Health The incidence of occupational diseases is declining, but the statistics may give too bright a picture

Noise injuries in men, various rashes in women.

For chemicals exposure is becoming an increasingly important cause of occupational diseases. At the same time, noise injuries and asbestos diseases are decreasing, according to the Institute of Occupational Health’s occupational disease statistics.

About one in four cases of the disease in working-age women is diagnosed in those under 30 years of age, compared with 8% in men.

“Women’s cases are more indicative of the trend we are heading for occupational diseases,” says the chief physician. Kirsi Koskela In a press release from the National Institute of Occupational Health.

The latest the data refer to 2017. About a thousand confirmed cases of occupational diseases were recorded, which was more than a quarter less than in the previous year.

“This declining trend can even give an erroneous picture of the current situation in working life,” Koskela points out.

The decline in the total is largely explained by a reduction in traditional occupational diseases such as noise injuries and asbestos diseases, and exposure to these has often occurred decades earlier. The reduction was smaller in those diseases where exposure occurs now.

There is as yet no evidence that the use of exposures in the workplace that cause respiratory symptoms and skin diseases, for example, is declining.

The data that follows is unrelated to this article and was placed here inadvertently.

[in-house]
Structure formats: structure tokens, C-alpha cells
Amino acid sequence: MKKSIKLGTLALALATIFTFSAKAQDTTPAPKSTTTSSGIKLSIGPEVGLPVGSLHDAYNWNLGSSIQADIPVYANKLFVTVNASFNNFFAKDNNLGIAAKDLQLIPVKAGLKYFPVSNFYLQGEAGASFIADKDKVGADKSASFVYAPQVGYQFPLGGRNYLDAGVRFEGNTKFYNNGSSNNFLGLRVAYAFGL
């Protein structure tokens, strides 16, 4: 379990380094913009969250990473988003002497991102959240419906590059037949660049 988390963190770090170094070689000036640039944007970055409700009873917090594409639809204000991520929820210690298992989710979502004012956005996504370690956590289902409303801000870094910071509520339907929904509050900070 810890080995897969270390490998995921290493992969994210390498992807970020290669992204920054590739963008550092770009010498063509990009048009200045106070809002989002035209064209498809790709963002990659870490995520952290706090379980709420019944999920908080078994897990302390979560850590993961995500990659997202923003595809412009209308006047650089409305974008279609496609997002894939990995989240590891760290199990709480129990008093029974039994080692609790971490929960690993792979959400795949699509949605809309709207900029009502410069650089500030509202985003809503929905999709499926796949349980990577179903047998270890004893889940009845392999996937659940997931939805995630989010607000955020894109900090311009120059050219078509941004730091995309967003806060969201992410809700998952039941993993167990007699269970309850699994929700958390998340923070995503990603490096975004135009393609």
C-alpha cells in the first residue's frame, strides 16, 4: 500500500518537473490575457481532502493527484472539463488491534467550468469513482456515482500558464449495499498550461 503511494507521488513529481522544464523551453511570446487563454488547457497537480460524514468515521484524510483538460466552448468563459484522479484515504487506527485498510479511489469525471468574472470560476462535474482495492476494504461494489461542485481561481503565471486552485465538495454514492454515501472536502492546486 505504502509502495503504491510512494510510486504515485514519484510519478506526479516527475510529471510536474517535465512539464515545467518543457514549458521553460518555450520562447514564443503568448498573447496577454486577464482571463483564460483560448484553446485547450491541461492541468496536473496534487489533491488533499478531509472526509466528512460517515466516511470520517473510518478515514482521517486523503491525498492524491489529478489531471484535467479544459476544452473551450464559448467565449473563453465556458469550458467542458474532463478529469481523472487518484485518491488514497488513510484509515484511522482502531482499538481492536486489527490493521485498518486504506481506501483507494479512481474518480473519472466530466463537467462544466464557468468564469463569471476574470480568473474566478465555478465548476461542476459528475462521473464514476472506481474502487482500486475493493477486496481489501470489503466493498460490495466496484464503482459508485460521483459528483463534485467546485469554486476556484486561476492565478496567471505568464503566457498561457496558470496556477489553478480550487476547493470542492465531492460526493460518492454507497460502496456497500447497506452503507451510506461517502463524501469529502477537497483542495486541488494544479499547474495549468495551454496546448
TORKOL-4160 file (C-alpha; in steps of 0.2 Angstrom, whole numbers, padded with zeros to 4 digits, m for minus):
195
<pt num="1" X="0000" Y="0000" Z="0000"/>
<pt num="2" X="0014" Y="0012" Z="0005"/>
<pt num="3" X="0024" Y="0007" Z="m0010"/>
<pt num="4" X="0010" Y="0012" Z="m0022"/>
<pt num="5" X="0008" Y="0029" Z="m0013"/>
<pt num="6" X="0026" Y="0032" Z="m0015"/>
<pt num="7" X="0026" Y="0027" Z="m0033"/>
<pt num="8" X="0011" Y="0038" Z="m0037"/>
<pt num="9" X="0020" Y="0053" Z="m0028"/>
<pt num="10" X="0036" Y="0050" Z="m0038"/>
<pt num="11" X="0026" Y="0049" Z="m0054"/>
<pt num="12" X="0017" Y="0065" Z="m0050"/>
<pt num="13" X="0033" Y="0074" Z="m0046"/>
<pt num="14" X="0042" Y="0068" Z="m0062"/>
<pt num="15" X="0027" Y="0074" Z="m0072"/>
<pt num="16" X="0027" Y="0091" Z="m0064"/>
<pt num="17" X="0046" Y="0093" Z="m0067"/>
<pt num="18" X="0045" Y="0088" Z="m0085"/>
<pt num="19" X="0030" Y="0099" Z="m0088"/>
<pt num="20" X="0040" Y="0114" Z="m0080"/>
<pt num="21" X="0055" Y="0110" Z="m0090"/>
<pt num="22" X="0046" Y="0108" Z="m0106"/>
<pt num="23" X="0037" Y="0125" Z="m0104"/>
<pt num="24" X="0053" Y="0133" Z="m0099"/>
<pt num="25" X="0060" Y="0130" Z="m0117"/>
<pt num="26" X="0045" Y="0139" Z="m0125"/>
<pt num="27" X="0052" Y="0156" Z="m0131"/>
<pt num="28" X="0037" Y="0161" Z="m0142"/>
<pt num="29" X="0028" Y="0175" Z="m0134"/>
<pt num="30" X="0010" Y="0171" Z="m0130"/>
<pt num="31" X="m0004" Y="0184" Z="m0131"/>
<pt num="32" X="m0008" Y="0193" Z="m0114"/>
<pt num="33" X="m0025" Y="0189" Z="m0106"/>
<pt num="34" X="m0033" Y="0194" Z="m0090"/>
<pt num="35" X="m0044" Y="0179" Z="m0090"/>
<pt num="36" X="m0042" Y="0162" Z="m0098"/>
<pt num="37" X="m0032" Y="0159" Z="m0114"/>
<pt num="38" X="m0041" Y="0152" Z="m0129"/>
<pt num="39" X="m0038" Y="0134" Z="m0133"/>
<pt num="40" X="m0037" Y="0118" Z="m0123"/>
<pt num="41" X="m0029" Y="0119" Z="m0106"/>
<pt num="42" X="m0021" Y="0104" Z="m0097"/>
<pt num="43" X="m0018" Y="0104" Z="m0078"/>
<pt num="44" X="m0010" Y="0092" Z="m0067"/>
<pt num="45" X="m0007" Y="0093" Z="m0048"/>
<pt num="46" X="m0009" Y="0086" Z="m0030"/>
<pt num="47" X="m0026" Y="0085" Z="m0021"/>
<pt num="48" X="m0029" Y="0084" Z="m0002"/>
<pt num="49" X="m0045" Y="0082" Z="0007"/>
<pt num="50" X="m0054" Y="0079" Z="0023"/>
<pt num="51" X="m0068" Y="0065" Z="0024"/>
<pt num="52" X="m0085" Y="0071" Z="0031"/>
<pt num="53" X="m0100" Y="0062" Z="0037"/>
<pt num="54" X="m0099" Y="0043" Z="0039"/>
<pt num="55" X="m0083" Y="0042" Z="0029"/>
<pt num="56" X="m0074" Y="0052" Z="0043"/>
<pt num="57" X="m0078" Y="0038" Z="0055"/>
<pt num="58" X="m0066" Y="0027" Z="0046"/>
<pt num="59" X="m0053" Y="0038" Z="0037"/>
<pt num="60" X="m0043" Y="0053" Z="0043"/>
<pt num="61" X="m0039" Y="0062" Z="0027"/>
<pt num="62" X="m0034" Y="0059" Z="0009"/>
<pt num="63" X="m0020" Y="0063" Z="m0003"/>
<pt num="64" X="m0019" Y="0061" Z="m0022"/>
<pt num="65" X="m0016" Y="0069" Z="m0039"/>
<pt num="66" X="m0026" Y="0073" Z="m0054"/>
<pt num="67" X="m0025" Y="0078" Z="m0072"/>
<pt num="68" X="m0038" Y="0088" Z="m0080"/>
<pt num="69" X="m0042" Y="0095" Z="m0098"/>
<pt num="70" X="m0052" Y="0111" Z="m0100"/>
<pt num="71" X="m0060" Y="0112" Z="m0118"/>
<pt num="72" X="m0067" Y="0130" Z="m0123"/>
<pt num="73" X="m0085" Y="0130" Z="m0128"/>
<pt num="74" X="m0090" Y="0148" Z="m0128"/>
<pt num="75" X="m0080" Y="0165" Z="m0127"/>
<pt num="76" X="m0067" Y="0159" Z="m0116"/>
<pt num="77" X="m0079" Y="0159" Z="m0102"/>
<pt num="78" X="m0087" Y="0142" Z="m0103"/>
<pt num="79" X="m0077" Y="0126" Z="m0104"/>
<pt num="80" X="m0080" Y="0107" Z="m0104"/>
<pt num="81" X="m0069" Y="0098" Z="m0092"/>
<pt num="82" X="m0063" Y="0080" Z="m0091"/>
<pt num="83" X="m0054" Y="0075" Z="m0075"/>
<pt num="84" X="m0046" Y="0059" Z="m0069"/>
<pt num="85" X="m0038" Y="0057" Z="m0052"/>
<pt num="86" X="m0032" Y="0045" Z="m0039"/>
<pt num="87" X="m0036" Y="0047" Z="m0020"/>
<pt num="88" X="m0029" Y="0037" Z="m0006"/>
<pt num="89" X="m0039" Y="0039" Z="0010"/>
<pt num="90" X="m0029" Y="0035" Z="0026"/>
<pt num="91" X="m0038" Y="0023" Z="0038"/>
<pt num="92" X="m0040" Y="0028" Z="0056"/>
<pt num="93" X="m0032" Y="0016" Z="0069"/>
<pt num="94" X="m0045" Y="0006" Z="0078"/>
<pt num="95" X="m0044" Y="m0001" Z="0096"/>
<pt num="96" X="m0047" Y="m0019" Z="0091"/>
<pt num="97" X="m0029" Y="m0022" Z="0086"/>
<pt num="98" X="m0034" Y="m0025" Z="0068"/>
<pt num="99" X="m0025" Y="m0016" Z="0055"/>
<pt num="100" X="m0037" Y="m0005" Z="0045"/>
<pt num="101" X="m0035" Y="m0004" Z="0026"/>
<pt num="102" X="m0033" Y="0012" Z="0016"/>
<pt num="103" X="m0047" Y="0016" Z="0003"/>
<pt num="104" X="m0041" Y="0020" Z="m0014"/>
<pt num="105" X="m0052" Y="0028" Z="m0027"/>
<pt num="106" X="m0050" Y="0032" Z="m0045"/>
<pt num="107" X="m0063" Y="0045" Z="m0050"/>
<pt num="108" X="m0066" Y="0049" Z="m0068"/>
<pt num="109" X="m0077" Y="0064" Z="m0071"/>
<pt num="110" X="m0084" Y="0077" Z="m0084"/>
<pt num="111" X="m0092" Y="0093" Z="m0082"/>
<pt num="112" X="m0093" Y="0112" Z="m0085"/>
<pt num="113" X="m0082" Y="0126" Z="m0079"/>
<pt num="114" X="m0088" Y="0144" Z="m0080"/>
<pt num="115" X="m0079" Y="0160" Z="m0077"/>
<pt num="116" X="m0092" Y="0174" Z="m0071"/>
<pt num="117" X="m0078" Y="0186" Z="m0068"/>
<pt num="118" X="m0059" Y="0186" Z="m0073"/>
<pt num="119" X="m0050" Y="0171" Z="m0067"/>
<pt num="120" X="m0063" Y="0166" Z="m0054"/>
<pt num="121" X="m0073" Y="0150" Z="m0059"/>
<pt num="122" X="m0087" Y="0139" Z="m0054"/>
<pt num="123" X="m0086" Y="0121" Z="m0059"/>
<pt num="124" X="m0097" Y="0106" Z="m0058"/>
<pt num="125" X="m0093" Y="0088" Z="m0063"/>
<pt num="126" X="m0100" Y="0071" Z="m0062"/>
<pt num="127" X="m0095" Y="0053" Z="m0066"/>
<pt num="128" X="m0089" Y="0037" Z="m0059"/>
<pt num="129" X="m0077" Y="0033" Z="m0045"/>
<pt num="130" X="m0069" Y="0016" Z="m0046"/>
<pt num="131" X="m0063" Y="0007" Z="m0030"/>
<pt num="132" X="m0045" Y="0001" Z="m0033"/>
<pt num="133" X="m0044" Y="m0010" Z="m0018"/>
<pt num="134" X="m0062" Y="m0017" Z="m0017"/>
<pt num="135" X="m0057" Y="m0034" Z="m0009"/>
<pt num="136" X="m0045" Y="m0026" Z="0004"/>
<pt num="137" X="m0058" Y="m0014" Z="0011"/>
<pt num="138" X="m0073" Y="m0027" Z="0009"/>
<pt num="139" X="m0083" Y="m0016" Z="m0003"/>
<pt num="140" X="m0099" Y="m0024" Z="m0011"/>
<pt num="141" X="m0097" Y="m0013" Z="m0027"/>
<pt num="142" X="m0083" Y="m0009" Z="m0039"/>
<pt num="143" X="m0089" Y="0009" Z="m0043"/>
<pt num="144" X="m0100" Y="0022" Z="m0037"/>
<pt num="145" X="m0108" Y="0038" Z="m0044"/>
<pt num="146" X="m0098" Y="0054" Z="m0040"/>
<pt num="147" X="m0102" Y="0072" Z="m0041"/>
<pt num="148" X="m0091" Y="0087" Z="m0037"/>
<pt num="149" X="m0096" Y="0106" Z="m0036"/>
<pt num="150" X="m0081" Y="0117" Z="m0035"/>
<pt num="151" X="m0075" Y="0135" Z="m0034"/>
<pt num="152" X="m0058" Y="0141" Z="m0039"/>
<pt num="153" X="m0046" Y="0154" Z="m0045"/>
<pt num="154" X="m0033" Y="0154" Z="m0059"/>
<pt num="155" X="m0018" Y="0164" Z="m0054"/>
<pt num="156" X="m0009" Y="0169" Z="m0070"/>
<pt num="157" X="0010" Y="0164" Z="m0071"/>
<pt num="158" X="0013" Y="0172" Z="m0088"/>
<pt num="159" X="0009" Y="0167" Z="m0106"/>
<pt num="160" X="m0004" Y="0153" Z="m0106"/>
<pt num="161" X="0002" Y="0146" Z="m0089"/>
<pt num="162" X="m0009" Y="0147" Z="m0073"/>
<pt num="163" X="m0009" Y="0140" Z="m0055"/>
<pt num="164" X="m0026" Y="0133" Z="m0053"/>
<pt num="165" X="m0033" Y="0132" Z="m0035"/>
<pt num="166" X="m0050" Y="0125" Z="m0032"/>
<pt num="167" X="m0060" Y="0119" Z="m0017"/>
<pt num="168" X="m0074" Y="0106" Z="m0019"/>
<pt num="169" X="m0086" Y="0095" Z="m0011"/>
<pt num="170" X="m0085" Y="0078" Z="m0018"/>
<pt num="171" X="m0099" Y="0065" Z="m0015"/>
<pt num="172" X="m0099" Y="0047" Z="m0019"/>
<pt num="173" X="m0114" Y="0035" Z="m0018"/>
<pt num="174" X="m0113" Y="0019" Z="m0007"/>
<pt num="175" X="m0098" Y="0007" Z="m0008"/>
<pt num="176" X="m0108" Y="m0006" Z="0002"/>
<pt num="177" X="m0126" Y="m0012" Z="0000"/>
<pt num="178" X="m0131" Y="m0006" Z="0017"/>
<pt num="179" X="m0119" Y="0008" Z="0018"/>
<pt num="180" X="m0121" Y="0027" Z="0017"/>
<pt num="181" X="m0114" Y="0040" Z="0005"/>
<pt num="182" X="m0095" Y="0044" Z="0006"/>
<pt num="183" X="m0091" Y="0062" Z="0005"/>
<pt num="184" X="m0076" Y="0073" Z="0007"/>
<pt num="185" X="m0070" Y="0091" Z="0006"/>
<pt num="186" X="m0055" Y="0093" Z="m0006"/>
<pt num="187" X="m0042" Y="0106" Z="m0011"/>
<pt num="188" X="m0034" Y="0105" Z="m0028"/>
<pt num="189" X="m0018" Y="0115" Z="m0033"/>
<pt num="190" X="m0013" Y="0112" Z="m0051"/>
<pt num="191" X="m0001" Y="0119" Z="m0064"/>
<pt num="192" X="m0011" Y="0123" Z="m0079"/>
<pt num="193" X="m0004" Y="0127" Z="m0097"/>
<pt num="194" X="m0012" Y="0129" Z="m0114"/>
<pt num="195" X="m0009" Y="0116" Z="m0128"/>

For working age people the most common confirmed occupational disease was still noise injury, which is also the most common occupational disease in men. Women are at the forefront of irritable contact dermatitis and allergic contact dermatitis.

Chemical agents already caused 44% of occupational diseases in working-age people.

Occupational diseases are a nuisance for men in particular. Of the confirmed cases of working age, 70 per cent were recorded for men.

Koskela recalls that some cases of occupational diseases may be left in the dark. An occupational disease can only be diagnosed if the employee is insured.

“For example, not all hairdressing and beauty entrepreneurs have insurance. In addition, the threshold for applying for research may be high in atypical employment, such as seasonal and temporary work, and foreign workers are not always familiar with our system. ”

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